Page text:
Thyroid: The issues and therapies

  • Thyroid is the largest endocrine gland in the body. It is located in the neck, wrapped around the windpipe and is made of follicles that produces and stores thyroid hormones:thyroxine (T4) and triiodothyronine (T3). These hormones play a critical role in many fundamental processes including cell differentiation, growth, thermogenic and metabolic functions.
  • Production of thyroid hormones is regulated by a complex interplay involving thyroidstimulating hormone (TSH) secreted by the pituitary gland, and thyrotropin releasing hormone (TRH) secreted by the hypothalamus, as well as other factors.

Thyroid disorders:
Disorders of thyroid gland can result in glandular destruction and hormone deficiency (hypothyroidism) or overproduction of thyroid hormones (thyrotoxicosis). In addition, benign nodules and various forms of cancers are relatively common in the thyroid gland.

Hypothyroidism :
Insufficient production of thyroid hormones results in hypothyroidism. Iodine deficiency remains a common cause of hypothyroidism worldwide. In areas of iodine sufficiency autoimmune thyroiditis ( Hashimoto’s thyroiditis) and iatrogenic causes are most common.

Autoimmune thyroiditis :
As with most autoimmune disorders, susceptibility is determined by a combination of genetic & environmental factors. Patients with Hypothyroidism usually present with Tiredness, dry skin, feeling cold, weight gain, poor concentration &, menstrual disorders. Fertility is reduced and incidence of miscarriage is increased.

Neonatal hypothyroidism is due to thyroid gland dysgenesis in 80 -85%. Many present clinically with prolonged jaundice, feeding problems, hypotonia, enlarged tongue. Permanent neurological damage results if treatment is delayed.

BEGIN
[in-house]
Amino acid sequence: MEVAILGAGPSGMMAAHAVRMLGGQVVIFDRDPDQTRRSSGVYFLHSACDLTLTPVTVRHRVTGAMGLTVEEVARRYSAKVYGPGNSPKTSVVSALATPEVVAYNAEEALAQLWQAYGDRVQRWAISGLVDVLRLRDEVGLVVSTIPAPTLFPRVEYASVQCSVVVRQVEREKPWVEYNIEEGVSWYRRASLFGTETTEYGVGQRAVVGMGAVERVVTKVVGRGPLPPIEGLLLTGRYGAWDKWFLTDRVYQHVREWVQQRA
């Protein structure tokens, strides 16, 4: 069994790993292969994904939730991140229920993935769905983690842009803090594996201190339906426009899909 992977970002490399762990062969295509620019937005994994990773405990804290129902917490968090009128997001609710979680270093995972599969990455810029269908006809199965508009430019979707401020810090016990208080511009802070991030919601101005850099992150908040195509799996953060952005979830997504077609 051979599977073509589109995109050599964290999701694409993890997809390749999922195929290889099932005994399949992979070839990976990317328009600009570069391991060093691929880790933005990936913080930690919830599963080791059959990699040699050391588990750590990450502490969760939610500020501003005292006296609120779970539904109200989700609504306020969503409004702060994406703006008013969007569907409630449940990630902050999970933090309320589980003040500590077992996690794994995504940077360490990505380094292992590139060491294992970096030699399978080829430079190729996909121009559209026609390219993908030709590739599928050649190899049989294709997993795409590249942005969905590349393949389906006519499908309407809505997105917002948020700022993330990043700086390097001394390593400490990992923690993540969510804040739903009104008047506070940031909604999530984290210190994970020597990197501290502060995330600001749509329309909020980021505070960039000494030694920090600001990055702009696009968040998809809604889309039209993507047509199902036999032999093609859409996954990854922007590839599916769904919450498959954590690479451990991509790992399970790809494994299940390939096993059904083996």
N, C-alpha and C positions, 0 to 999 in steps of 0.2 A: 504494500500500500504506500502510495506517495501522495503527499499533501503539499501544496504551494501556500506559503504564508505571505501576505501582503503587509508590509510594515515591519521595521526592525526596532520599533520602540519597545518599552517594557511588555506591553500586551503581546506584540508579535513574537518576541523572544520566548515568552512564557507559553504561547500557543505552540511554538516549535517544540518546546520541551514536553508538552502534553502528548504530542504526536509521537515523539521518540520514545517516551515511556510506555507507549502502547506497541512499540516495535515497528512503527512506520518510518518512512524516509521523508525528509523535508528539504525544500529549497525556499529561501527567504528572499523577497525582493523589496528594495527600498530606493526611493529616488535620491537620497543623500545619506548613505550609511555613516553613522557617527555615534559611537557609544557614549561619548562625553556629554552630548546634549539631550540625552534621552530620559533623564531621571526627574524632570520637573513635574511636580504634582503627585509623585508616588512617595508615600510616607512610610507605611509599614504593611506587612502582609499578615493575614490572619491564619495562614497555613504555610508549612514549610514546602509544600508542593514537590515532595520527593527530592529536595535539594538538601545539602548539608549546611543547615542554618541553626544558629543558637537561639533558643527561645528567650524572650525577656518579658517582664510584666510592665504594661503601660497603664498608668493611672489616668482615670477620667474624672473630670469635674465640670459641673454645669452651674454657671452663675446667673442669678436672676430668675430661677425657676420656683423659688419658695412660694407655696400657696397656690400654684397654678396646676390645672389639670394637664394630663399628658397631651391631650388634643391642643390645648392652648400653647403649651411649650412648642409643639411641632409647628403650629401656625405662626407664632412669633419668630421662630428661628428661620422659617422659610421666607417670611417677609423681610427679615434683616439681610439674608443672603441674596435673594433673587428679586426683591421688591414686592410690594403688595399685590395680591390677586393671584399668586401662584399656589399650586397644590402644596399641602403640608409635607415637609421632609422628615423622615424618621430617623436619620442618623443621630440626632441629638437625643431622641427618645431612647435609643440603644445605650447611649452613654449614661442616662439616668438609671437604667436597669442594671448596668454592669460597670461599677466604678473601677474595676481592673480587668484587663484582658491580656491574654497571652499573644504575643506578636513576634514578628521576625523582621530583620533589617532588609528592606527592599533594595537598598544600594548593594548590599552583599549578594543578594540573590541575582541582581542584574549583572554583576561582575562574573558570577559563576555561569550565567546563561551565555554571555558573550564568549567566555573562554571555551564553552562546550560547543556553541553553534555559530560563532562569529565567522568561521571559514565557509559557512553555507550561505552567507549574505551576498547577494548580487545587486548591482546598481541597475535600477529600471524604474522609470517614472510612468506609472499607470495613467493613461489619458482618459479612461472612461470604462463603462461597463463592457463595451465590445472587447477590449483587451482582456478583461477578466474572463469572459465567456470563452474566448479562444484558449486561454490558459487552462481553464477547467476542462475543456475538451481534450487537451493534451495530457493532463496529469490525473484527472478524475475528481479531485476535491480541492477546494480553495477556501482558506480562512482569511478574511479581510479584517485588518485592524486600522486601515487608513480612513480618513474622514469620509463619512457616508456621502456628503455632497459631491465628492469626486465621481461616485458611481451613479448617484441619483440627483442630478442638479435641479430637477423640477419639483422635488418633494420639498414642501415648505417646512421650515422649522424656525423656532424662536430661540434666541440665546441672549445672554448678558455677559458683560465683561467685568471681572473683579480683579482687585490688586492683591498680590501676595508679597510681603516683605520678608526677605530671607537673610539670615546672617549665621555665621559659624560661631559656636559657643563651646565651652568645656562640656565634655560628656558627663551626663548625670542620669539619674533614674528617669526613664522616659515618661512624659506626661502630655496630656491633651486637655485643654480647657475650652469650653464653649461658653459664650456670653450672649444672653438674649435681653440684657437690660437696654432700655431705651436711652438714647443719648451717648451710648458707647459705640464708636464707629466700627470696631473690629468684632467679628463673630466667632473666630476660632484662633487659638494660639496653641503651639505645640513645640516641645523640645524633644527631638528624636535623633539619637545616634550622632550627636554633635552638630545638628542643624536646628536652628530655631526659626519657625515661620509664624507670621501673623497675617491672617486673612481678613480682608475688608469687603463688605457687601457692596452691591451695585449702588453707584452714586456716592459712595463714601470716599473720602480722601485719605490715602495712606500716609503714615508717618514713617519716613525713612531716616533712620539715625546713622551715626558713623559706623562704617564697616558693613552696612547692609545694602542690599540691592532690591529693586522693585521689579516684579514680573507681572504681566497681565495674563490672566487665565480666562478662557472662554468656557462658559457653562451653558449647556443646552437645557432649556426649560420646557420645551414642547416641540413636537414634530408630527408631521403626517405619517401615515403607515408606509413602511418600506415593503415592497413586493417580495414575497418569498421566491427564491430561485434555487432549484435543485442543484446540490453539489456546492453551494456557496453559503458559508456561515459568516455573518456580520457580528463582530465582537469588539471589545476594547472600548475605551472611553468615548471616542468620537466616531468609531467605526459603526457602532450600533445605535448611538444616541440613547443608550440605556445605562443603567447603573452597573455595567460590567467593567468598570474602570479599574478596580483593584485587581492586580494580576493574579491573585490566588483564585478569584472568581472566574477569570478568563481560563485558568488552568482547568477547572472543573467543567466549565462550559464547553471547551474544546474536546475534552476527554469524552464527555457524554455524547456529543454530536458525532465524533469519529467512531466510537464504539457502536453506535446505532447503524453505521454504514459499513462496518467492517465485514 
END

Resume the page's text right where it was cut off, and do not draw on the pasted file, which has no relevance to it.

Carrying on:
Hypothyroidism is generally treated with daily replacement dose of levothyroxine.

Thyrotoxicosis and Hyperthyroidism:
Thyrotoxicosis is a state of thyroid hormone excess. Most common causes of thyrotoxicosis are hyperthyroidism caused by Grave’s disease, toxic multinodular goiter and toxic adenomas. Unexplained weight loss, irritability, heat intolerance and sweating, palpitations, menstrual disorders, fatigue and weakness may be symptoms associated with thyrotoxicosis. The clinical presentation depends on the severity of thyrotoxicosis, duration of disease and patient’s age.

Subacute thyroiditis or viral thyroiditis :
Many viruses have been implicated in viral thyroiditis including mumps, coxsackie, influenza, and adenoviruses. Generally, patients presents with a painful and enlarged thyroid sometimes accompanied by fever. There may be features of thyrotoxicosis or hypothyroidism depending on the phase of the illness. Complete resolution is the usual outcome.

Goiters and nodular thyroid disease: